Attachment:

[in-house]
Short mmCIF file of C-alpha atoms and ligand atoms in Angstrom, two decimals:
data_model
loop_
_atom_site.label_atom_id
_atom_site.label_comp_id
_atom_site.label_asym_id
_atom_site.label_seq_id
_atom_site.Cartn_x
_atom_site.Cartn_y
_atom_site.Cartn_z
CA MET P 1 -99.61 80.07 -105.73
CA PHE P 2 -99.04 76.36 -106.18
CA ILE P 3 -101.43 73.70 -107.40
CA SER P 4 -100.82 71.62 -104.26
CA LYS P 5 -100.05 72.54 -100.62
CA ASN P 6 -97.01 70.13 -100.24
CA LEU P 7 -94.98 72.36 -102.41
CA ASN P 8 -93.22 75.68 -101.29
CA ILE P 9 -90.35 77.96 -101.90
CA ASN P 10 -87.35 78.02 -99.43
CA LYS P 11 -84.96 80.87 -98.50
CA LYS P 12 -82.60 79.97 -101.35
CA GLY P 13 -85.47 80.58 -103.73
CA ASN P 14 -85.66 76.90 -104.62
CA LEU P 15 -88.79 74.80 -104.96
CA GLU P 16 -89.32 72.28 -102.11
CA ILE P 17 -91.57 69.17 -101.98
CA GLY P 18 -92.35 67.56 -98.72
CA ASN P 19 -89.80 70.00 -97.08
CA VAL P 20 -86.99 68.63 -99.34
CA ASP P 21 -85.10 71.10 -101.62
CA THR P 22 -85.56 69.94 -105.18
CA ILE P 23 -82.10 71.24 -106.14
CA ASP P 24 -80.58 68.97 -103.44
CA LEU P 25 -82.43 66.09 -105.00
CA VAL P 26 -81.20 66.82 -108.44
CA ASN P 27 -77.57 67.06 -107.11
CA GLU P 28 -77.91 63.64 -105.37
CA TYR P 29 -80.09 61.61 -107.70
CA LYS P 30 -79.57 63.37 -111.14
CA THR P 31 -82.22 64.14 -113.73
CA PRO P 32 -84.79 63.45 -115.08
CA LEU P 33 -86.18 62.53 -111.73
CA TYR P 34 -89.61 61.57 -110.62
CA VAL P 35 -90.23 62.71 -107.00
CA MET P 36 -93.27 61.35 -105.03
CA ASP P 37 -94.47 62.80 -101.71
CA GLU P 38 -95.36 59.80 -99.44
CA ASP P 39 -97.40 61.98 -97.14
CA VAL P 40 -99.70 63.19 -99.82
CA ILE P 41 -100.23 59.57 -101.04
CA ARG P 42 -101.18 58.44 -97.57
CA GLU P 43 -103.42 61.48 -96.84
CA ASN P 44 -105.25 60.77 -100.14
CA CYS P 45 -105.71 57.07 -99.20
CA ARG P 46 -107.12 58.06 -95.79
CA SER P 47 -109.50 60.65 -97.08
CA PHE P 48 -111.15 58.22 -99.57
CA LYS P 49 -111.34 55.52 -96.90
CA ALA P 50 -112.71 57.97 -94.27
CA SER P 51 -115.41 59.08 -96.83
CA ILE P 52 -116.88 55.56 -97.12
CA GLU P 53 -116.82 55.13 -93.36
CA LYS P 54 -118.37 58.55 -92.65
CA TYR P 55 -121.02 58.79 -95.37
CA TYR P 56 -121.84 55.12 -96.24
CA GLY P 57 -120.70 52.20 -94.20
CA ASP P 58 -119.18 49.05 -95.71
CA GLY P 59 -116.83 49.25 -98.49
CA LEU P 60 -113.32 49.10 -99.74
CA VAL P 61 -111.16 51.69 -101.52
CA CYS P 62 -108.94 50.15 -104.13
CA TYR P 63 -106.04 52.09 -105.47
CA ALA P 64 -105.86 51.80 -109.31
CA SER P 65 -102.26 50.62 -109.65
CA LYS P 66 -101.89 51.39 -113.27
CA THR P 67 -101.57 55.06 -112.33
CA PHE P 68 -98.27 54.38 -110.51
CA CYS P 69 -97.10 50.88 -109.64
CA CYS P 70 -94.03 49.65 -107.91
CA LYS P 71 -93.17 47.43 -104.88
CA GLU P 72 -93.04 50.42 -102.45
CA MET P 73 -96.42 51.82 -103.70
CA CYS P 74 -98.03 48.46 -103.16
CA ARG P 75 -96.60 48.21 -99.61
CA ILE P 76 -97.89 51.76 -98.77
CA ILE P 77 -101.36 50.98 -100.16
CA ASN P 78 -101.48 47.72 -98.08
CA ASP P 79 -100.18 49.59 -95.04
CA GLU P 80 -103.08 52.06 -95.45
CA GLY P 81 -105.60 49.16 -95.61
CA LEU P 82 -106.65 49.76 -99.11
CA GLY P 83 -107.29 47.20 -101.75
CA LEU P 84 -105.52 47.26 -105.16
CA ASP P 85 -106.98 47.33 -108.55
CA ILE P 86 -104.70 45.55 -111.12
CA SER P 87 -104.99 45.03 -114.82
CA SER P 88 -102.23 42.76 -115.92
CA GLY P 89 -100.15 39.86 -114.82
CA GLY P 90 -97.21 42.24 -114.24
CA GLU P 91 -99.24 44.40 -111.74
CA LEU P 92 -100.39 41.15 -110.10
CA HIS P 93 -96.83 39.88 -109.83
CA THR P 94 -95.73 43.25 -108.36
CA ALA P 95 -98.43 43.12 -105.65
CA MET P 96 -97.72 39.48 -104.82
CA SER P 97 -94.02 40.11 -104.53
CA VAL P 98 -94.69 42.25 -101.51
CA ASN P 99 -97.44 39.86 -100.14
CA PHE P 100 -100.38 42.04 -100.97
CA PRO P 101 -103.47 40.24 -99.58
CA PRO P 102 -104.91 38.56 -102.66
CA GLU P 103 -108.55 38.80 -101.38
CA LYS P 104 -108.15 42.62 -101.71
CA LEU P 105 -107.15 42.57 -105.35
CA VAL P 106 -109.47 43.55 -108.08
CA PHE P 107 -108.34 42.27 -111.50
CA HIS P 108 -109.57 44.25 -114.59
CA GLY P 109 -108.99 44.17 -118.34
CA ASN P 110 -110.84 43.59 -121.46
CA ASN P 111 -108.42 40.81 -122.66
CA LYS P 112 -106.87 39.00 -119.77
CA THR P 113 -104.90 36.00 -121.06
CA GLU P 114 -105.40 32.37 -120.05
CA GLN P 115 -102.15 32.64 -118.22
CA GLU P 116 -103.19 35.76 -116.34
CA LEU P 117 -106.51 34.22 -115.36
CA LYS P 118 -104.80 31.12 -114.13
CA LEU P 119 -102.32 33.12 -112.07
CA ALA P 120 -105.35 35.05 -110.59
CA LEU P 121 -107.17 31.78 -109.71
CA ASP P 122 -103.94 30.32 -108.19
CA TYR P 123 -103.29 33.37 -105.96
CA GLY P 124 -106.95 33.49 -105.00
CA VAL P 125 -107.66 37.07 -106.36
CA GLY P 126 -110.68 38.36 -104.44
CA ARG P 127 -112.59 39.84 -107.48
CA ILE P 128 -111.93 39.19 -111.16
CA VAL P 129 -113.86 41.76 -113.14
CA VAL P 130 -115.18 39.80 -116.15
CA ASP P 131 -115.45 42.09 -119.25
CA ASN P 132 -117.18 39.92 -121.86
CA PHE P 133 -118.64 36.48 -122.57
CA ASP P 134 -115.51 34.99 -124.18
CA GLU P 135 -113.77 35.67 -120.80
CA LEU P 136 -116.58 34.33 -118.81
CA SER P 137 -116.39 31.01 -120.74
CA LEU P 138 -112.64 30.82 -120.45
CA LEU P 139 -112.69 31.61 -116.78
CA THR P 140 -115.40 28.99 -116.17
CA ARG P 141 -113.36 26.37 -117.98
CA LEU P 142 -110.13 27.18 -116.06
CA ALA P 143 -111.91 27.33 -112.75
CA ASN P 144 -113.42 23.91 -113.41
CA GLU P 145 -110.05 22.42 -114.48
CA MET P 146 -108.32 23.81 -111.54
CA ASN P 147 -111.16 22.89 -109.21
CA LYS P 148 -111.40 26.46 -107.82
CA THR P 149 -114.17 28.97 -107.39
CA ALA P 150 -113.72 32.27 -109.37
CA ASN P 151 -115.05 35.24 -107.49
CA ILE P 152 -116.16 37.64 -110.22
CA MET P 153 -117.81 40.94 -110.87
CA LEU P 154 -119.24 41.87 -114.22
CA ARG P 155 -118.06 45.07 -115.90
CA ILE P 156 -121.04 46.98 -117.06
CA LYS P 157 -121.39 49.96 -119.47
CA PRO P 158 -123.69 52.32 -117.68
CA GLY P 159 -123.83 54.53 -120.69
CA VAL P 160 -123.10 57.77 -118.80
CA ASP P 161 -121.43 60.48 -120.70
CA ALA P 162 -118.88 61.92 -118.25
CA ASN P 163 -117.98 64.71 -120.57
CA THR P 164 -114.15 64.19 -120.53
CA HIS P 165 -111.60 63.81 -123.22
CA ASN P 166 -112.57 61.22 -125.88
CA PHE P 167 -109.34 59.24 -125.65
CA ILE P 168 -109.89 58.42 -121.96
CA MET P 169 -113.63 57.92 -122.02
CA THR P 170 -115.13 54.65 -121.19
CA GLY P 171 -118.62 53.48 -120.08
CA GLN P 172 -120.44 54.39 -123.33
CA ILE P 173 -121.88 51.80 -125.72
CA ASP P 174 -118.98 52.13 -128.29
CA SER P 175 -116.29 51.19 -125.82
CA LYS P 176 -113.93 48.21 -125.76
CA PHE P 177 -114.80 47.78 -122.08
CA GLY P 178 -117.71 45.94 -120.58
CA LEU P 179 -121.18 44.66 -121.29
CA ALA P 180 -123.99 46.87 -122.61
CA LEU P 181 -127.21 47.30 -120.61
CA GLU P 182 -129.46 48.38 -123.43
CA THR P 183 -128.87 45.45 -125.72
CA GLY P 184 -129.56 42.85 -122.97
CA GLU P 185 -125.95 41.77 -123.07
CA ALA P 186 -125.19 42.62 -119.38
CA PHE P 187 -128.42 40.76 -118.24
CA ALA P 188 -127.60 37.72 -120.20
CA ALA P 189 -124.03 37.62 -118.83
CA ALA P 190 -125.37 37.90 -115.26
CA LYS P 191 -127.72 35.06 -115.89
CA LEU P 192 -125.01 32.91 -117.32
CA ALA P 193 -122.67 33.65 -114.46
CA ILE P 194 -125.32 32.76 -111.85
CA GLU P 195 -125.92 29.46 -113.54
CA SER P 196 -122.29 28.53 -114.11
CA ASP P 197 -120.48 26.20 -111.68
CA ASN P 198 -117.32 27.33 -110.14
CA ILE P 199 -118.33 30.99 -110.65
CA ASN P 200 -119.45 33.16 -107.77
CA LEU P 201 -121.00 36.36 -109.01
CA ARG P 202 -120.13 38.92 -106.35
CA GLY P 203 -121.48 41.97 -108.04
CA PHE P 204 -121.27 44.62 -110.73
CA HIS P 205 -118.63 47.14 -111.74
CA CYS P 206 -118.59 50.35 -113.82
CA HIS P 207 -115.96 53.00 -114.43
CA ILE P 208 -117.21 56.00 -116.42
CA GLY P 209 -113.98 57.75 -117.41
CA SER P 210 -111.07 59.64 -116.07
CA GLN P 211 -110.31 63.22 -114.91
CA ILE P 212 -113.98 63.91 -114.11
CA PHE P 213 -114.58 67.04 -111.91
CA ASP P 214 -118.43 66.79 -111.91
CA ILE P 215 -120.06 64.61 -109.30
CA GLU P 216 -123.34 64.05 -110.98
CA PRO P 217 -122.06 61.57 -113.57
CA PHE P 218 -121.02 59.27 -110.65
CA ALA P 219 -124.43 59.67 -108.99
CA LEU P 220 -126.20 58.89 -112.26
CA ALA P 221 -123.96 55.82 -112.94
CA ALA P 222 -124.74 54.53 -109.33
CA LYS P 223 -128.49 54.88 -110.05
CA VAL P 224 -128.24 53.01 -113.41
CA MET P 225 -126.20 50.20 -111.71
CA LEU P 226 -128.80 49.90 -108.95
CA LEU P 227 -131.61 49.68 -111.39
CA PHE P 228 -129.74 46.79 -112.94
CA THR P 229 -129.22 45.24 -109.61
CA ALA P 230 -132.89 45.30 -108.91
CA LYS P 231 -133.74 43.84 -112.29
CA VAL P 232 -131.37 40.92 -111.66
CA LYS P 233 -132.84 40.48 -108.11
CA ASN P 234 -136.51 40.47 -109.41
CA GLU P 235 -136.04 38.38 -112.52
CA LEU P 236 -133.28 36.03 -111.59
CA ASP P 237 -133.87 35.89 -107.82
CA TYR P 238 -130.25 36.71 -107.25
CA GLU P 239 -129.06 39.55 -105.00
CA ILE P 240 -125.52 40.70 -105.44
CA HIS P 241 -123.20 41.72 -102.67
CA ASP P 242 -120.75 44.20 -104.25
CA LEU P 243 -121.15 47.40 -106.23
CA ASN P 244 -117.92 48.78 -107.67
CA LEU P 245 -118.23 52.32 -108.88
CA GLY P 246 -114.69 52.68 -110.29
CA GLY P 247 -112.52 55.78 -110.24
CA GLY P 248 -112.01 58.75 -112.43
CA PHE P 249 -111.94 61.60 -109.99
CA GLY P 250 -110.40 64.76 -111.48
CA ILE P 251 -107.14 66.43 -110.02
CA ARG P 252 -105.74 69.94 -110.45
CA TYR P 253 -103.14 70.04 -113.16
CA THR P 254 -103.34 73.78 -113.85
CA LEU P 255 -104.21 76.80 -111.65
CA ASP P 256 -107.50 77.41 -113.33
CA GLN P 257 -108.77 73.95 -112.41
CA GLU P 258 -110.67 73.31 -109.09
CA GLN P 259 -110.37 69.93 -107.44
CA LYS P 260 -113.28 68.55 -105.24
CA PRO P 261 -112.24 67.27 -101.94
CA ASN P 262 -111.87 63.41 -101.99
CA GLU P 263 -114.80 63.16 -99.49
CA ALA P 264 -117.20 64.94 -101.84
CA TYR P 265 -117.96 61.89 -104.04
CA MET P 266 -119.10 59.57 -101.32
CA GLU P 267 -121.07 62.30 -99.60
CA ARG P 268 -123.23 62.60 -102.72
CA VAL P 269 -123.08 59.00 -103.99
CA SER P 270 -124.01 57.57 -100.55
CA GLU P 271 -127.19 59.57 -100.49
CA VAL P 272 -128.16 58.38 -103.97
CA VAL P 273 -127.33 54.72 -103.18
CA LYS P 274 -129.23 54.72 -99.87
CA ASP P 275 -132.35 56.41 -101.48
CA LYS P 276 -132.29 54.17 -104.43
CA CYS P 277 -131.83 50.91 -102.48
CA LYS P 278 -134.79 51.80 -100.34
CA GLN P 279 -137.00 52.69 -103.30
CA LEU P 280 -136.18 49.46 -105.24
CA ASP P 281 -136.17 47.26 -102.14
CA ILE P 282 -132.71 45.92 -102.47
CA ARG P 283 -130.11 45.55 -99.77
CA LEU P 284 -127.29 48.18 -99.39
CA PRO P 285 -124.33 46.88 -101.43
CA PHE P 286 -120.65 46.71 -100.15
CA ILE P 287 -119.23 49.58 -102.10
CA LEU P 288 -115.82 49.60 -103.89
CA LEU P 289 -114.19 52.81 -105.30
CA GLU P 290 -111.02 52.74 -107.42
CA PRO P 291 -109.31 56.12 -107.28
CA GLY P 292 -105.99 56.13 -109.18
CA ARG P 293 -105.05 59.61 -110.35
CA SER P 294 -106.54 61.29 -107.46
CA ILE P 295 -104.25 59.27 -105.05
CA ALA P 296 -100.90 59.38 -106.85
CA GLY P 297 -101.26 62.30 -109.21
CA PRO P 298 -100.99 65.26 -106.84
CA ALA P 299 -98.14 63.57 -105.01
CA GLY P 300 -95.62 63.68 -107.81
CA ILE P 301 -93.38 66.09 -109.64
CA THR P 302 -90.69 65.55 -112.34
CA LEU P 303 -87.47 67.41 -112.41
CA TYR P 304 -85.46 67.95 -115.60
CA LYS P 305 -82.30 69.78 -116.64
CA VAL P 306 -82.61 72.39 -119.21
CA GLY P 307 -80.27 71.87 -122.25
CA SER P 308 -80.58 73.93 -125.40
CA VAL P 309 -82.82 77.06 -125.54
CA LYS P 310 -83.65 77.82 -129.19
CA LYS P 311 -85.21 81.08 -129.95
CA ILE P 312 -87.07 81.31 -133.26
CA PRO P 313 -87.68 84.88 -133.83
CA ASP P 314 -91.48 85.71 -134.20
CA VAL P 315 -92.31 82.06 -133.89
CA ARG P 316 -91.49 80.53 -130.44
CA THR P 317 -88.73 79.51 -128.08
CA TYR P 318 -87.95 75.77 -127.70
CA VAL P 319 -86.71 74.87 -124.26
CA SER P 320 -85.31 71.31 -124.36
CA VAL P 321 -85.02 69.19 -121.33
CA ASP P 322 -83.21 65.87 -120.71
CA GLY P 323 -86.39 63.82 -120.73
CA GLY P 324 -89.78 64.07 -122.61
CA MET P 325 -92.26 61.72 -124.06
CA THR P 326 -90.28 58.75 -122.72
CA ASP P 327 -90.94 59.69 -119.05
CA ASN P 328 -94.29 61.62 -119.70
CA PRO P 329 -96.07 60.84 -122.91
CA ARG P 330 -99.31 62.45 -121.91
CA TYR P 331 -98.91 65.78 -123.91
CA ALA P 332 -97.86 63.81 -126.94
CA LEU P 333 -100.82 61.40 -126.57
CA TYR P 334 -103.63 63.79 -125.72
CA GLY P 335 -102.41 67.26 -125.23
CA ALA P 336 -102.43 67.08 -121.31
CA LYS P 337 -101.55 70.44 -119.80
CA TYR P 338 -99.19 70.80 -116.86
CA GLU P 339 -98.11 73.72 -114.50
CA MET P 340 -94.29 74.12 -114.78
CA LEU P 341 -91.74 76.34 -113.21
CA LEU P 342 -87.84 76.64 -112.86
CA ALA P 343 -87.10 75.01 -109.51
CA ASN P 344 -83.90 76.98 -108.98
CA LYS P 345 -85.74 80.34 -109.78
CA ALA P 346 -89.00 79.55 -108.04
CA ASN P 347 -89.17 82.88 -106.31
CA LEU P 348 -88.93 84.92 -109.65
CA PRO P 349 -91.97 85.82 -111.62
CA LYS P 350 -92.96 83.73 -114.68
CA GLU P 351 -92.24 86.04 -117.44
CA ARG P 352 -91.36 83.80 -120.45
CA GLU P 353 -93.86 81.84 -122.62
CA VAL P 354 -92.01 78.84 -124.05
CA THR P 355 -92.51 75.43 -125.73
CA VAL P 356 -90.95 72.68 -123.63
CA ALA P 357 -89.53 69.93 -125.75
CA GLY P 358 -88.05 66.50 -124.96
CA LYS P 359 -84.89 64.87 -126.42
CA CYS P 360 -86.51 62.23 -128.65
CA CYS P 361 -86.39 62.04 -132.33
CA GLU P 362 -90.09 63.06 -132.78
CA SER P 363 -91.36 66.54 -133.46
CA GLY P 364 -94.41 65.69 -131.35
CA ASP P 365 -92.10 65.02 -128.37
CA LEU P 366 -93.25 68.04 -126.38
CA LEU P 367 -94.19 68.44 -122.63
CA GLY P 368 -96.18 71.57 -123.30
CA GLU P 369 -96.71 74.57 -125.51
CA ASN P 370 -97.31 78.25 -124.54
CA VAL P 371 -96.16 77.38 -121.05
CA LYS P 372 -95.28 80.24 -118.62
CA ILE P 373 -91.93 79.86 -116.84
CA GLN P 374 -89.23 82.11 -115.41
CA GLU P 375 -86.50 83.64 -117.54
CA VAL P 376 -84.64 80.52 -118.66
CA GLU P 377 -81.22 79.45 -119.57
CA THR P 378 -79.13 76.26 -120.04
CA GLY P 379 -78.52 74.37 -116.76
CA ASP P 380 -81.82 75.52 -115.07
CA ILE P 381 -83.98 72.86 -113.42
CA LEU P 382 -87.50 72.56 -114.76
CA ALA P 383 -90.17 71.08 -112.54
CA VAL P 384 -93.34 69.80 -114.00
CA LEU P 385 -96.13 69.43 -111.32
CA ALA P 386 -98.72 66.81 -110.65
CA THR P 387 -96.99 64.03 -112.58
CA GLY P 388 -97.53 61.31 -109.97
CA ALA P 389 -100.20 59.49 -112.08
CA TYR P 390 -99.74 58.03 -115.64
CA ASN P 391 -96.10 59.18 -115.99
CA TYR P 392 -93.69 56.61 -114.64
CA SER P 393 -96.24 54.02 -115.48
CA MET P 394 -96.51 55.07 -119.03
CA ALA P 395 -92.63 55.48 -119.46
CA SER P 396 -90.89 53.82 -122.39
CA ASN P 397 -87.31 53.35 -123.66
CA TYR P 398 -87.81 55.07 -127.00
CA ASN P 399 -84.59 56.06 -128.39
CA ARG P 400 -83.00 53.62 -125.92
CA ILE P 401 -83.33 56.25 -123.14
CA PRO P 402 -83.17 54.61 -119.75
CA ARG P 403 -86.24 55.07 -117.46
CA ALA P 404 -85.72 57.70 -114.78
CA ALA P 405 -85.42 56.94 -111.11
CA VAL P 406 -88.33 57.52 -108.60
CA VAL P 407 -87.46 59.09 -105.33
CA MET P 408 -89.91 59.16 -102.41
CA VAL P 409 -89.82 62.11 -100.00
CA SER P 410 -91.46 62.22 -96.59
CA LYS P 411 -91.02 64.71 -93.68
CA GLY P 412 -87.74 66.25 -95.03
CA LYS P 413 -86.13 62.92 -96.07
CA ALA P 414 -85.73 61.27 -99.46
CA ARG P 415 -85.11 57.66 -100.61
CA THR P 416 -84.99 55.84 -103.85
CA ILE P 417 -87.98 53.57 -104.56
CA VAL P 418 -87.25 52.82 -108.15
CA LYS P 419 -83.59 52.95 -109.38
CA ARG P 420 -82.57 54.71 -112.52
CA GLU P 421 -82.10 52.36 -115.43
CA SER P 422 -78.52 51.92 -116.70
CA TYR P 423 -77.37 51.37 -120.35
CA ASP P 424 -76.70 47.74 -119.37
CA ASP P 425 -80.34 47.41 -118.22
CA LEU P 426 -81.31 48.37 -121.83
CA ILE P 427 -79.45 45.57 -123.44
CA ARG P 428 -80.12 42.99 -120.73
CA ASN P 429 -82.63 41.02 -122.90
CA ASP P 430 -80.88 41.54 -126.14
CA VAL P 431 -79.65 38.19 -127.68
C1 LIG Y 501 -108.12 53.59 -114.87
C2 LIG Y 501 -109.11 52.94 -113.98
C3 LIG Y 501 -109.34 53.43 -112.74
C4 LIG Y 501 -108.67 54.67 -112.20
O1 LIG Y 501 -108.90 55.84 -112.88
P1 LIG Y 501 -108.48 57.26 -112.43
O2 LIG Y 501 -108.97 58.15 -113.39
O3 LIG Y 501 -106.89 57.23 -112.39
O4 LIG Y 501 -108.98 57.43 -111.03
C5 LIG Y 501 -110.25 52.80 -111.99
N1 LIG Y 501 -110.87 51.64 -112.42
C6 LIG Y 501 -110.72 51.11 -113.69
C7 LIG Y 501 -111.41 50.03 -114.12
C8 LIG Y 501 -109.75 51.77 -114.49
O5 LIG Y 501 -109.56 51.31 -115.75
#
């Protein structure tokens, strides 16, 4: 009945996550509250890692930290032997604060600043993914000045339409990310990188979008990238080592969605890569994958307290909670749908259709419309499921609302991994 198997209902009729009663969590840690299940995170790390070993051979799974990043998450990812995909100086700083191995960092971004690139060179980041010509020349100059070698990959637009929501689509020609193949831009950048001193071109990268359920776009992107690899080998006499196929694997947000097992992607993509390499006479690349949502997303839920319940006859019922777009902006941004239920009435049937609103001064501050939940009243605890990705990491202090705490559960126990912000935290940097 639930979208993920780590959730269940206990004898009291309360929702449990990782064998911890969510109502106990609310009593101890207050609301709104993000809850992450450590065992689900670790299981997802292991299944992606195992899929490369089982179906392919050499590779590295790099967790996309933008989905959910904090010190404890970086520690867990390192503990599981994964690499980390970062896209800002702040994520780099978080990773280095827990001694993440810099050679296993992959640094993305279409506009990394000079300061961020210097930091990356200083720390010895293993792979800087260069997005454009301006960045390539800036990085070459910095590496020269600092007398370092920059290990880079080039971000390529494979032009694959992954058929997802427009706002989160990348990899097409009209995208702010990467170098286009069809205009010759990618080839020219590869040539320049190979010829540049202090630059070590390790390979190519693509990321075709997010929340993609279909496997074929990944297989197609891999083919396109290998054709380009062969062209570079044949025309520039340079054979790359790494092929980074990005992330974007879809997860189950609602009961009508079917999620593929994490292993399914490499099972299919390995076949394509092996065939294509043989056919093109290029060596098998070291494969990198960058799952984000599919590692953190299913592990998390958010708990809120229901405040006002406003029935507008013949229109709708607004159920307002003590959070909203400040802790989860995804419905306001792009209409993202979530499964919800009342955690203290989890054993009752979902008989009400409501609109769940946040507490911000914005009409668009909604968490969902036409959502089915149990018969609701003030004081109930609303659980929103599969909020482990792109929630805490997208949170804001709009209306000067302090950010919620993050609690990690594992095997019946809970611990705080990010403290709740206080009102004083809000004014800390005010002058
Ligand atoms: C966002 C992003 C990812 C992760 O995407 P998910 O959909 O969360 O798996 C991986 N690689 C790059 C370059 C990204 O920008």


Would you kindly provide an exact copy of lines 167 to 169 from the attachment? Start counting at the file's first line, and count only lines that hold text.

CA ILE P 156 -121.04 46.98 -117.06
CA LYS P 157 -121.39 49.96 -119.47
CA PRO P 158 -123.69 52.32 -117.68